BACKGROUND: Designing biologically informative models for assessing the safety of novel agents, especially for cancer immunotherapy, carries substantial challenges. The choice of an in vivo system for studies on IgE antibodies represents a major impediment to their clinical translation, especially with respect to class-specific immunological functions and safety. Fcε receptor expression and structure are different in humans and mice, so that the murine system is not informative when studying human IgE biology. By contrast, FcεRI expression and cellular distribution in rats mirror that of humans.
METHODS: We are developing MOv18 IgE, a human chimeric antibody recognizing the tumour-associated antigen folate receptor alpha. We created an immunologically congruent surrogate rat model likely to recapitulate human IgE-FcεR interactions and engineered a surrogate rat IgE equivalent to MOv18. Employing this model, we examined in vivo safety and efficacy of antitumour IgE antibodies.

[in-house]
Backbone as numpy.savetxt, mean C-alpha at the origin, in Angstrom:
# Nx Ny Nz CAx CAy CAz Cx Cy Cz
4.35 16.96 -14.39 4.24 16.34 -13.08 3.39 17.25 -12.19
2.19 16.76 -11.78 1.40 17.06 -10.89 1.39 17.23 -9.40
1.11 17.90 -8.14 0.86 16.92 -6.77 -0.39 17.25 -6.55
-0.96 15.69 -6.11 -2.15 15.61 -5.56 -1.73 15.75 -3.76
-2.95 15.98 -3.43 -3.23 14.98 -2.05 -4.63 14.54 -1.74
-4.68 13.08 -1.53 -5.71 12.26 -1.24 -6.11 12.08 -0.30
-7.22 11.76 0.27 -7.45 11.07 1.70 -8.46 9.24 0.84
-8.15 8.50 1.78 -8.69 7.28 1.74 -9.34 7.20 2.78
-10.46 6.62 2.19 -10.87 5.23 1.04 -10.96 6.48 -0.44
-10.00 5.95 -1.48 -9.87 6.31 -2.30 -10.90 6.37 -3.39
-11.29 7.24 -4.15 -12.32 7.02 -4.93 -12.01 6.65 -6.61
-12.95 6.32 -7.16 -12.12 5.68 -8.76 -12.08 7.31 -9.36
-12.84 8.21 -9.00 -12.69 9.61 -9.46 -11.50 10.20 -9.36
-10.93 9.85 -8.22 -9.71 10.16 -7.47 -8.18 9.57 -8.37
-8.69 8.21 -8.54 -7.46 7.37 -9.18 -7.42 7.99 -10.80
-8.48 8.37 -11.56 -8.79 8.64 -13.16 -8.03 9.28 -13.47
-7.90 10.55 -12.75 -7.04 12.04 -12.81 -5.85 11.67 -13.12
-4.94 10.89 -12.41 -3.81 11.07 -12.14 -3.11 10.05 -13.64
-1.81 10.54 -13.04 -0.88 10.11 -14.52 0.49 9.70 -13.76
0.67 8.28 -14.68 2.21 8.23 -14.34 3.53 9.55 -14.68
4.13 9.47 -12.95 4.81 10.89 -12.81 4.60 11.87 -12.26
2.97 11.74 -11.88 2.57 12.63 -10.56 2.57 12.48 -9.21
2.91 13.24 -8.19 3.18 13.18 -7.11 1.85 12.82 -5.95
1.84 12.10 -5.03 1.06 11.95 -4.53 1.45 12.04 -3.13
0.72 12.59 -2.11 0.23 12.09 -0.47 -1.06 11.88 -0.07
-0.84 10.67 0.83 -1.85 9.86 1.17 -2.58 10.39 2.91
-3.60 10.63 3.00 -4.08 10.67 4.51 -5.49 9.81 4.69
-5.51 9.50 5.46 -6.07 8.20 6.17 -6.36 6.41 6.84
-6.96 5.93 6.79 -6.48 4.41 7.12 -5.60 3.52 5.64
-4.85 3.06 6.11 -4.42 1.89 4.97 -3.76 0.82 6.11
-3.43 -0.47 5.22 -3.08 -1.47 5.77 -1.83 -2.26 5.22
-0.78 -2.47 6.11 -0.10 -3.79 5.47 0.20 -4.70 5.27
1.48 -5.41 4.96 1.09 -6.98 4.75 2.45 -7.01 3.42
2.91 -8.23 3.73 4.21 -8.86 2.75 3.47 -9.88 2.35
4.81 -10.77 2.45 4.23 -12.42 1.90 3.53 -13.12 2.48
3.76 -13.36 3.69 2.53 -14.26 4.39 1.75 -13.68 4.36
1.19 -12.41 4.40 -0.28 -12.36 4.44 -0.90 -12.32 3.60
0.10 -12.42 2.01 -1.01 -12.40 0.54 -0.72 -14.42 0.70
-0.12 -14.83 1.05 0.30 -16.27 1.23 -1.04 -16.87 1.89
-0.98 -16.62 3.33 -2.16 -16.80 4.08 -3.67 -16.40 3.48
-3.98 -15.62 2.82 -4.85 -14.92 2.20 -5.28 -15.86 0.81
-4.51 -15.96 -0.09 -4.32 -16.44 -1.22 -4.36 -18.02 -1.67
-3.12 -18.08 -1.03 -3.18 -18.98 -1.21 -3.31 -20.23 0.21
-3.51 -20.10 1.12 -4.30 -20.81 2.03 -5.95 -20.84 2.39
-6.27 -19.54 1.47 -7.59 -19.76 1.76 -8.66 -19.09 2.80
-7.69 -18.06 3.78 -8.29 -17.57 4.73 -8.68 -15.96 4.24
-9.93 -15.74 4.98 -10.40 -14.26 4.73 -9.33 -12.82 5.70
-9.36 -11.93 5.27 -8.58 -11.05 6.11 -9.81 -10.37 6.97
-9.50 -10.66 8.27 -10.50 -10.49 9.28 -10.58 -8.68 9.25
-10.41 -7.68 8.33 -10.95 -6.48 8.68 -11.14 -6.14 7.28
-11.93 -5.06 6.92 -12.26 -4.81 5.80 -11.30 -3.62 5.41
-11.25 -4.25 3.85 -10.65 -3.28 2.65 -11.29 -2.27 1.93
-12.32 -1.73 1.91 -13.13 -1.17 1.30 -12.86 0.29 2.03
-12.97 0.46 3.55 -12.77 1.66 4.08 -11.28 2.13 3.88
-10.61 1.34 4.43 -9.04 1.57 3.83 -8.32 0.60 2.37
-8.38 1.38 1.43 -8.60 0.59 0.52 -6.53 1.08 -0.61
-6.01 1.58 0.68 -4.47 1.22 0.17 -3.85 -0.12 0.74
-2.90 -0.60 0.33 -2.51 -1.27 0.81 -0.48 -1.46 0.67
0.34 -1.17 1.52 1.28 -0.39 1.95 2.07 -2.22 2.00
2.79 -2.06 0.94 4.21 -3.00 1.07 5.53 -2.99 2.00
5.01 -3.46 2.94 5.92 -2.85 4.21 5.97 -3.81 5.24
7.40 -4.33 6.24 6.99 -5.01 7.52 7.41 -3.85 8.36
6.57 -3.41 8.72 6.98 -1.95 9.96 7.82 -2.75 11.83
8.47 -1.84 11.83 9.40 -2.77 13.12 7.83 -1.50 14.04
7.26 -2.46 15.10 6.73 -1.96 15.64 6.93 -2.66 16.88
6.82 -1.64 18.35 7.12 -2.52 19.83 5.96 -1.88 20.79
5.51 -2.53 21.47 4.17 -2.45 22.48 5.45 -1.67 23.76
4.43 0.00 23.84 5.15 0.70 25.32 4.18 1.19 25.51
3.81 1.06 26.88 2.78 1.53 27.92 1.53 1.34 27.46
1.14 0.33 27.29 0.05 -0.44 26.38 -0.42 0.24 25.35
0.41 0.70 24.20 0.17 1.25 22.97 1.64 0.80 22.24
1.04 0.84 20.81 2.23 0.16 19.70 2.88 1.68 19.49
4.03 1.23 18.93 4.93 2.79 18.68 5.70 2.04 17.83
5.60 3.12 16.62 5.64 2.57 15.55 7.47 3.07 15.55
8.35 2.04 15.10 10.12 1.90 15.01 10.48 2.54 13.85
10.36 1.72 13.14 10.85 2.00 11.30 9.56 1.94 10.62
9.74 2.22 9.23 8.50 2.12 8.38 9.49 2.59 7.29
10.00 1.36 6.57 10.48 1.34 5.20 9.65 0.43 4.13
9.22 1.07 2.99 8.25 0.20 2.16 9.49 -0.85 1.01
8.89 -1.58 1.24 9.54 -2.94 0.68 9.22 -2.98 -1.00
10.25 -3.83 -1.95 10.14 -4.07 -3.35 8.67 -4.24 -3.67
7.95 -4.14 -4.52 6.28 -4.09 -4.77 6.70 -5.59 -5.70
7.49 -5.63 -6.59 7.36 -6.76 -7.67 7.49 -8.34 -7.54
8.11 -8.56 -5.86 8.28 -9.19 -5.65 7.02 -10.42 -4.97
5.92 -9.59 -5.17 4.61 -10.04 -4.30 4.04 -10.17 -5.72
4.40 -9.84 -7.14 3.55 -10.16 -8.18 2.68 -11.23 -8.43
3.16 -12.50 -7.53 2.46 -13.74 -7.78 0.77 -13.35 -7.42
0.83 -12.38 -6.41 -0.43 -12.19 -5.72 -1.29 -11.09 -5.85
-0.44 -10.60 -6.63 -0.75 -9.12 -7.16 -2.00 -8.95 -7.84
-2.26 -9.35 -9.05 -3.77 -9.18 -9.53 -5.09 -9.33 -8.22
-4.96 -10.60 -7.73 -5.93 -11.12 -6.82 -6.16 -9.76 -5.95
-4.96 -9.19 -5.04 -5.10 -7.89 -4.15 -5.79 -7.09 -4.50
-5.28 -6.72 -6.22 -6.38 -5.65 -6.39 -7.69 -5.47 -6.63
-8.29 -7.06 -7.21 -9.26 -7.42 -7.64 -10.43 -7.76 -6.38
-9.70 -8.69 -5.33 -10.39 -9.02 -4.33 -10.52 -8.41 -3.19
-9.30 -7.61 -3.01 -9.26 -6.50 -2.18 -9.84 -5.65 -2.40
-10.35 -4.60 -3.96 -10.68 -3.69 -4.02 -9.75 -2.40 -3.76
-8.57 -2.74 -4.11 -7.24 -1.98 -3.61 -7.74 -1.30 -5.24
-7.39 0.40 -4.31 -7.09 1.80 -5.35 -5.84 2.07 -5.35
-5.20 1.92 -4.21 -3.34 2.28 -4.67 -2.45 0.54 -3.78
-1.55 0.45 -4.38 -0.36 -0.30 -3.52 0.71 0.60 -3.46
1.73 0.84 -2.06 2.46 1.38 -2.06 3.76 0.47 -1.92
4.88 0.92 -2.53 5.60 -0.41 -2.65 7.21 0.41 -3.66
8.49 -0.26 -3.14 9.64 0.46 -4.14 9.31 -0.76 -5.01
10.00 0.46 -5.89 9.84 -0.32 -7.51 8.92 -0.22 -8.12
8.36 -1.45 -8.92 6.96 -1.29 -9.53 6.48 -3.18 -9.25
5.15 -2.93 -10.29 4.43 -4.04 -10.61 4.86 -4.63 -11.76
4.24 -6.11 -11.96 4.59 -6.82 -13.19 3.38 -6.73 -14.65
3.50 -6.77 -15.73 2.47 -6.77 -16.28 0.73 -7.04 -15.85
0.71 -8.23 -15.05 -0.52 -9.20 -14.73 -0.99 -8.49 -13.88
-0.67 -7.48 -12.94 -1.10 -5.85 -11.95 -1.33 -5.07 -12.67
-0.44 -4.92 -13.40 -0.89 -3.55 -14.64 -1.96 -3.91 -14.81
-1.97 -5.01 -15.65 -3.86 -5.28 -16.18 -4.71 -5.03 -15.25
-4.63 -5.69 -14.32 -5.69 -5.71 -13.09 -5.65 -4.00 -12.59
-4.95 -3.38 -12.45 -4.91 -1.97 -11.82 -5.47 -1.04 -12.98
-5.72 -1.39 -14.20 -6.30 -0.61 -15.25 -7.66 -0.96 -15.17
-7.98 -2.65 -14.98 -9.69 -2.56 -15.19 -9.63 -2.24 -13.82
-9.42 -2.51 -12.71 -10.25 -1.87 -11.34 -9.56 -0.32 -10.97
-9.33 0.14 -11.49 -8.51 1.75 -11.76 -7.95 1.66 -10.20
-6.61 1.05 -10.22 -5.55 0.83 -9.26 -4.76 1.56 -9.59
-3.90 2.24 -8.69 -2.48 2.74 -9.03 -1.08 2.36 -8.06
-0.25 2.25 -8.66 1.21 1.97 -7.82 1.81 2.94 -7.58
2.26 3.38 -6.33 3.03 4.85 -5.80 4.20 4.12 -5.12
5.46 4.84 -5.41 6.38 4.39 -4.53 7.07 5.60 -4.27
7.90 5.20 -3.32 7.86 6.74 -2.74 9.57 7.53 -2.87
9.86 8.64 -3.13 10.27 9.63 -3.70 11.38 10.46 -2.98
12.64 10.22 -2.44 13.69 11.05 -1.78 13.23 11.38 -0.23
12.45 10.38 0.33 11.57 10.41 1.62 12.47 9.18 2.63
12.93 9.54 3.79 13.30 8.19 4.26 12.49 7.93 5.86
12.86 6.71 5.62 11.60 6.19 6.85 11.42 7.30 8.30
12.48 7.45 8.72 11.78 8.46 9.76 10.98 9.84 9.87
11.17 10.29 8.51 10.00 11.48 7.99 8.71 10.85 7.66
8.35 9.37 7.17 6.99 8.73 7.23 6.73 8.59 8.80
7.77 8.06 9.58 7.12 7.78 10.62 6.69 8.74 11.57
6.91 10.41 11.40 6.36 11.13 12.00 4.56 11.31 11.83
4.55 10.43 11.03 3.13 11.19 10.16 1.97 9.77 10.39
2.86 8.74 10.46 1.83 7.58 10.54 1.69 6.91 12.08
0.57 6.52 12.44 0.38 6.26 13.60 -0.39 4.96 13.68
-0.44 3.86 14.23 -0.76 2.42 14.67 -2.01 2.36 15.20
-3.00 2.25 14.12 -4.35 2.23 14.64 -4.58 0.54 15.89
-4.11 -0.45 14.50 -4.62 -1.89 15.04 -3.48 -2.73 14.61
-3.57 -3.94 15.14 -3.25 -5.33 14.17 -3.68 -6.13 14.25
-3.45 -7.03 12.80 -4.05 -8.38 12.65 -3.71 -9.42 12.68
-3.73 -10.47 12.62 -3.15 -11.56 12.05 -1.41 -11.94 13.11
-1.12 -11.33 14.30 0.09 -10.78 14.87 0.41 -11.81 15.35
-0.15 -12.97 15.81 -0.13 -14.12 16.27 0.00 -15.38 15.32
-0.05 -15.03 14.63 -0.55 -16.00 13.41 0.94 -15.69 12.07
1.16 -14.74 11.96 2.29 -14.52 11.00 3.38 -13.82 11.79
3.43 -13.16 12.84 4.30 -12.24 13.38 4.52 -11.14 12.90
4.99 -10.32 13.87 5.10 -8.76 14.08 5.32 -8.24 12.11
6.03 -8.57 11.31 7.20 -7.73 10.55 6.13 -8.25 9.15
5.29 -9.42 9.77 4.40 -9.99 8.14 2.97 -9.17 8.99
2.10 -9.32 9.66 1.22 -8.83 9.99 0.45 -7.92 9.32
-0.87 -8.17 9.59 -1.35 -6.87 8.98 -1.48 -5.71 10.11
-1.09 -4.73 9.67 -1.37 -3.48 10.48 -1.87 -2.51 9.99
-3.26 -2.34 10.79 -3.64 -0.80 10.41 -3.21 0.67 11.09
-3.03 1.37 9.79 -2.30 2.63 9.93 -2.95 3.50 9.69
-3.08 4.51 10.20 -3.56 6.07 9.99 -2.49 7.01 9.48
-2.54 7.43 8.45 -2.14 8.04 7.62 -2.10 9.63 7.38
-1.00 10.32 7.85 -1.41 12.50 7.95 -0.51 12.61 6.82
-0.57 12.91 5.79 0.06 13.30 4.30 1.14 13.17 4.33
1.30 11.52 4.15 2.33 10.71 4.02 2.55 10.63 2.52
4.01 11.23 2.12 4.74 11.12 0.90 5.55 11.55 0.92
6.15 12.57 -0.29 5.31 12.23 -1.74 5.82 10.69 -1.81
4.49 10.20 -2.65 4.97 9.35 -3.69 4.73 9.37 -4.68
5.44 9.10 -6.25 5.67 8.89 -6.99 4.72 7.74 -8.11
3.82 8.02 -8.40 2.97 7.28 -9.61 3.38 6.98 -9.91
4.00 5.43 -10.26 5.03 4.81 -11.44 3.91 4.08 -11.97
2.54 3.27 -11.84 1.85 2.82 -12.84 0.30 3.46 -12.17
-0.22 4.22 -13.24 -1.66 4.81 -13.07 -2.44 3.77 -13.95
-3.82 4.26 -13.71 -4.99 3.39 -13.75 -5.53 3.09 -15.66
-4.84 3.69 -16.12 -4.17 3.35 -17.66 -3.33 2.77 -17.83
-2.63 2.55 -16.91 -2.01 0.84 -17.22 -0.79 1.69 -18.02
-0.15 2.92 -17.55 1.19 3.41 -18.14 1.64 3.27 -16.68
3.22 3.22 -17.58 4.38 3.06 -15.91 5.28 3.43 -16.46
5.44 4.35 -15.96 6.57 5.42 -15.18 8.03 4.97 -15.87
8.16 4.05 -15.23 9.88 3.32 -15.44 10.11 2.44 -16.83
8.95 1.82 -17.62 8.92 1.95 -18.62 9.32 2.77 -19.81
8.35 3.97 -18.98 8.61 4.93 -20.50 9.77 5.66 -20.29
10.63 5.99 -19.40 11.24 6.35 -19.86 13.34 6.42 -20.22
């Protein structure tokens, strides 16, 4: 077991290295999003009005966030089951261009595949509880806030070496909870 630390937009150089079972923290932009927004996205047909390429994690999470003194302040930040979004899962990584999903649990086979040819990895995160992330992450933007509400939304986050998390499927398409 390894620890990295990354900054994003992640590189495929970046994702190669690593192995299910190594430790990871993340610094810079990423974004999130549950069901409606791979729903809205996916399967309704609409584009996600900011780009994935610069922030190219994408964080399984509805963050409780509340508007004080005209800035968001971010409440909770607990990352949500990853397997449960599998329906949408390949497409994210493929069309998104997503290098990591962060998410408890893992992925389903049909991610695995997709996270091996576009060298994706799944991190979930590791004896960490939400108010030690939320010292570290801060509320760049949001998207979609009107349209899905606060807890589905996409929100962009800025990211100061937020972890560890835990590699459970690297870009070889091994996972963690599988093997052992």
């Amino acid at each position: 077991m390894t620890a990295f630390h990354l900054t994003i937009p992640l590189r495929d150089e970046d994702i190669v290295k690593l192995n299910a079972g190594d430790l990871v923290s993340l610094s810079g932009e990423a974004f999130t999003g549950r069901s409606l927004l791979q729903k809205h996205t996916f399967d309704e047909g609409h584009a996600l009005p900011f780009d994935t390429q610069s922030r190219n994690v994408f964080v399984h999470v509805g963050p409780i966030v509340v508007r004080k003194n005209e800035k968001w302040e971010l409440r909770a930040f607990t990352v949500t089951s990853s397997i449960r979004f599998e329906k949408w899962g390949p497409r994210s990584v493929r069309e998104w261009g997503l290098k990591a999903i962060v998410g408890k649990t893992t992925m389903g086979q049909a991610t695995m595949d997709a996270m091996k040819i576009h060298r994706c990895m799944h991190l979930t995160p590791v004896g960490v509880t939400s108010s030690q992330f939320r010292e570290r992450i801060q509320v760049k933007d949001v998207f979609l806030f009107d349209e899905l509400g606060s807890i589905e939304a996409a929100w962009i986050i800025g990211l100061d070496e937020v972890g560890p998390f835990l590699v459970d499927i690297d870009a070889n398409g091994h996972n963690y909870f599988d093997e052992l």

RESULTS: In immunocompetent rats, rodent IgE restricted growth of syngeneic tumours in the absence of clinical, histopathological or metabolic signs associated with obvious toxicity. No physiological or immunological evidence of a "cytokine storm" or allergic response was seen, even at 50 mg/kg weekly doses. IgE treatment was associated with elevated serum concentrations of TNFα, a mediator previously linked with IgE-mediated antitumour and antiparasitic functions, alongside evidence of substantially elevated tumoural immune cell infiltration and immunological pathway activation in tumour-bearing lungs.
CONCLUSION: Our findings indicate safety of MOv18 IgE, in conjunction with efficacy and immune activation, supporting the translation of this therapeutic approach to the clinical arena.
|Number of pages||14|
|Journal||Allergy: European Journal of Allergy and Clinical Immunology|
|Publication status||Published - Dec 2018|